In an opinion clarifying minority stockholder appraisal rights, the Delaware Court of Chancery has held that a stockholder of a public company is not entitled to appraisal rights under Delaware General Corporation Law §262 when the stockholder is given a choice among types of merger consideration, and the merger agreement expressly states that failure to make a timely election will result in receipt of cash only.
Wesco Financial Corporation, a publicly traded corporation, entered into a merger agreement with its parent company, Berkshire Hathaway Inc. and Montana Acquisitions LLC, a Berkshire subsidiary. Pursuant to the merger agreement, each of Wesco's minority stockholders, at the stockholder's election, was offered as consideration for its Wesco shares, either (i) cash, (ii) publicly traded shares of Berkshire Class B common stock or (iii) a mix of cash and the Berkshire stock. Failure, however, of the stockholder to elect one of the options, would result in that stockholder receiving cash for its Wesco shares.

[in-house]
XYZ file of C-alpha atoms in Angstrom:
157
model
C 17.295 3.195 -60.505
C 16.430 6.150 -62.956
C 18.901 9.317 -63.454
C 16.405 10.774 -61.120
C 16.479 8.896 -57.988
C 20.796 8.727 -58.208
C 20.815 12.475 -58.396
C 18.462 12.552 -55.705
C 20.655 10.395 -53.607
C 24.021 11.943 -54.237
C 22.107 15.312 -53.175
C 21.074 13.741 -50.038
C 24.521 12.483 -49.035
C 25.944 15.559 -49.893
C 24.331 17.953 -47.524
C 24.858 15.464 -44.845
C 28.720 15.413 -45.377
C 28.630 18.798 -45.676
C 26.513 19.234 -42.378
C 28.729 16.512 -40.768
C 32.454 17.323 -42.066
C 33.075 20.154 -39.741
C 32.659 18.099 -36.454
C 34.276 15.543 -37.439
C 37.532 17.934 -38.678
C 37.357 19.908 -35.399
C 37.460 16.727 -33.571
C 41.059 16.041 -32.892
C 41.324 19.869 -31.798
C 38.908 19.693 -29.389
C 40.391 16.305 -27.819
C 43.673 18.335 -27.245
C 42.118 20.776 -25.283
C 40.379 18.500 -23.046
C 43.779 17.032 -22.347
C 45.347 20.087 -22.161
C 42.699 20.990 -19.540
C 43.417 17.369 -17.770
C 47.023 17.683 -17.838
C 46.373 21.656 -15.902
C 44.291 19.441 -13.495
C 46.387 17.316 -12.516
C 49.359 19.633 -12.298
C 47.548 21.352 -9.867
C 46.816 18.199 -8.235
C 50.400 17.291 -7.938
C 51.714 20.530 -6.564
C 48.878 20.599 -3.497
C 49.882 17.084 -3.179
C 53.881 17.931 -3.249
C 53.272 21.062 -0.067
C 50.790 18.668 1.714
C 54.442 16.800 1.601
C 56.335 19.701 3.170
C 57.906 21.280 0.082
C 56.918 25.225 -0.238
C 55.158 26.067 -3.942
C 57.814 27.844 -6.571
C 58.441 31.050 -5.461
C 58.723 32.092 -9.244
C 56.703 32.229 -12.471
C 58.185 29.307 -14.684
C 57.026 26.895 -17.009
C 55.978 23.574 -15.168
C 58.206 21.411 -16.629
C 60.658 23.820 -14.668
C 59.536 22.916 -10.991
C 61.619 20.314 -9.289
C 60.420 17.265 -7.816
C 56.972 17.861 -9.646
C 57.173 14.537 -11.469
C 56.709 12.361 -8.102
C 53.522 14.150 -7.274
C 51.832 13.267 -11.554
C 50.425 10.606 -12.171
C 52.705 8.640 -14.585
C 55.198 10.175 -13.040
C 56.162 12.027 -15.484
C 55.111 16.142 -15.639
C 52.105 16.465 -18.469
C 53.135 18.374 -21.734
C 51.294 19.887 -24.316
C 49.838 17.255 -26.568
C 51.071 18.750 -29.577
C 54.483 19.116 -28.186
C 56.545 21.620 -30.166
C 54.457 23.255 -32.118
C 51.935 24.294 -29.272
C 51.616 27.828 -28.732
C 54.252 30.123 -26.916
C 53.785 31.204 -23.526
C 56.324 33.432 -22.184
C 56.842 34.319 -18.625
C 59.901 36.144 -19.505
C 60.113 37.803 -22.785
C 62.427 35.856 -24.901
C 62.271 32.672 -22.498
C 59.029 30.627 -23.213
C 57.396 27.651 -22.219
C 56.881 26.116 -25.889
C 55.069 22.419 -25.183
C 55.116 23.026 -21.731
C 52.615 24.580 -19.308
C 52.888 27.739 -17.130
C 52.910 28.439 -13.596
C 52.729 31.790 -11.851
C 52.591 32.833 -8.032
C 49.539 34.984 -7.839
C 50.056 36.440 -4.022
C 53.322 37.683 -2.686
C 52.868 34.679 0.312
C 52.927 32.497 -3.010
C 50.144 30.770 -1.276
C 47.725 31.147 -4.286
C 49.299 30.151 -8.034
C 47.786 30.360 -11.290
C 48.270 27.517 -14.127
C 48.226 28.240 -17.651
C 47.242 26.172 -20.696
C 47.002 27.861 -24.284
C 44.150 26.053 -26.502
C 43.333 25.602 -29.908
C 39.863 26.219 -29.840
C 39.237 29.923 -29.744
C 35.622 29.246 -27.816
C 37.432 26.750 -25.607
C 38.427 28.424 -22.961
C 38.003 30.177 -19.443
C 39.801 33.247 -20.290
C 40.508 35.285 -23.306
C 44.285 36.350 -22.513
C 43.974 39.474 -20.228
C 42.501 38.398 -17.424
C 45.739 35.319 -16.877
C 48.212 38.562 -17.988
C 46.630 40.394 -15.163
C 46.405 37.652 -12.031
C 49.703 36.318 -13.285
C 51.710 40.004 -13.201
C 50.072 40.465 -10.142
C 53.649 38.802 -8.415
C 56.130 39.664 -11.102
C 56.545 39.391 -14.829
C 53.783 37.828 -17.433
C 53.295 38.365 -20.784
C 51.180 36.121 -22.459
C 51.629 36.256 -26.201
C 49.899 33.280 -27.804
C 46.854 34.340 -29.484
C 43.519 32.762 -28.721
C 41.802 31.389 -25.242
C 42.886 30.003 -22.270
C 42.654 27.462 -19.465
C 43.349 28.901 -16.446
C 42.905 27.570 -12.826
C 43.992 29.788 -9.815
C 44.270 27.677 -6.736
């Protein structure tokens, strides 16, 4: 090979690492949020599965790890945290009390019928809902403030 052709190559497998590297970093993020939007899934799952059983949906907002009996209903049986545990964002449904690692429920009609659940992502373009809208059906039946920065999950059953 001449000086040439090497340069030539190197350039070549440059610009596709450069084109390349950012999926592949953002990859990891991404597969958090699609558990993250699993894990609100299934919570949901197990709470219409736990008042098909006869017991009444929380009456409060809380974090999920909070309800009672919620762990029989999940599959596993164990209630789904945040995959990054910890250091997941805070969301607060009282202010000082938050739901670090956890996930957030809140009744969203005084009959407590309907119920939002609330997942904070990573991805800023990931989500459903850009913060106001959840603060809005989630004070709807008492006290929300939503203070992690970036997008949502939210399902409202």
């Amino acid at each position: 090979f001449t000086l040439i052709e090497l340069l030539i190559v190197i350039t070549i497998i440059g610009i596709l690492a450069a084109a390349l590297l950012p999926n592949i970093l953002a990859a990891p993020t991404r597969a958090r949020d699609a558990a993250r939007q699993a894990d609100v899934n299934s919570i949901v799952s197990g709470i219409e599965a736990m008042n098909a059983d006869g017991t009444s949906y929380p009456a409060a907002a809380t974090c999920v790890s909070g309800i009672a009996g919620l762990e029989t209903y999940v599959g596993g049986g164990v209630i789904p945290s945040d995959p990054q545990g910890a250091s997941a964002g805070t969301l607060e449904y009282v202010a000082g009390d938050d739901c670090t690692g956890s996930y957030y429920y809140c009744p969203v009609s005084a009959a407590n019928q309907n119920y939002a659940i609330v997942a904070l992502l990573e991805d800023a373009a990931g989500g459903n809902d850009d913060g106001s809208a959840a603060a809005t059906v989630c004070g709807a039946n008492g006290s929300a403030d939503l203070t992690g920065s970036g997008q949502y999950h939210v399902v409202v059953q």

Under Delaware law, appraisal rights are generally limited to situations where stockholders are required to accept cash for their shares (other than cash in lieu of fractional shares). Here, Plaintiff-stockholder, Krieger, asserted that appraisal rights were owed to stockholders that failed to make an election, since they were essentially required to accept cash. The Court of Chancery disagreed with Krieger, finding that because Wesco was a publicly traded company its stock fell within the "market-out" exception to the appraisal rights statute. The Court found further that the exceptions to the "market-out" exception (found under §262(b)(2), which restore appraisal rights in certain situations where stockholders are required to accept a certain type of merger consideration) were not applicable in this case, and that stockholders had a clear choice as to what type of merger consideration to accept.
Krieger v. Wesco Financial Corp., 2011 WL 4916910 (Del.Ch.)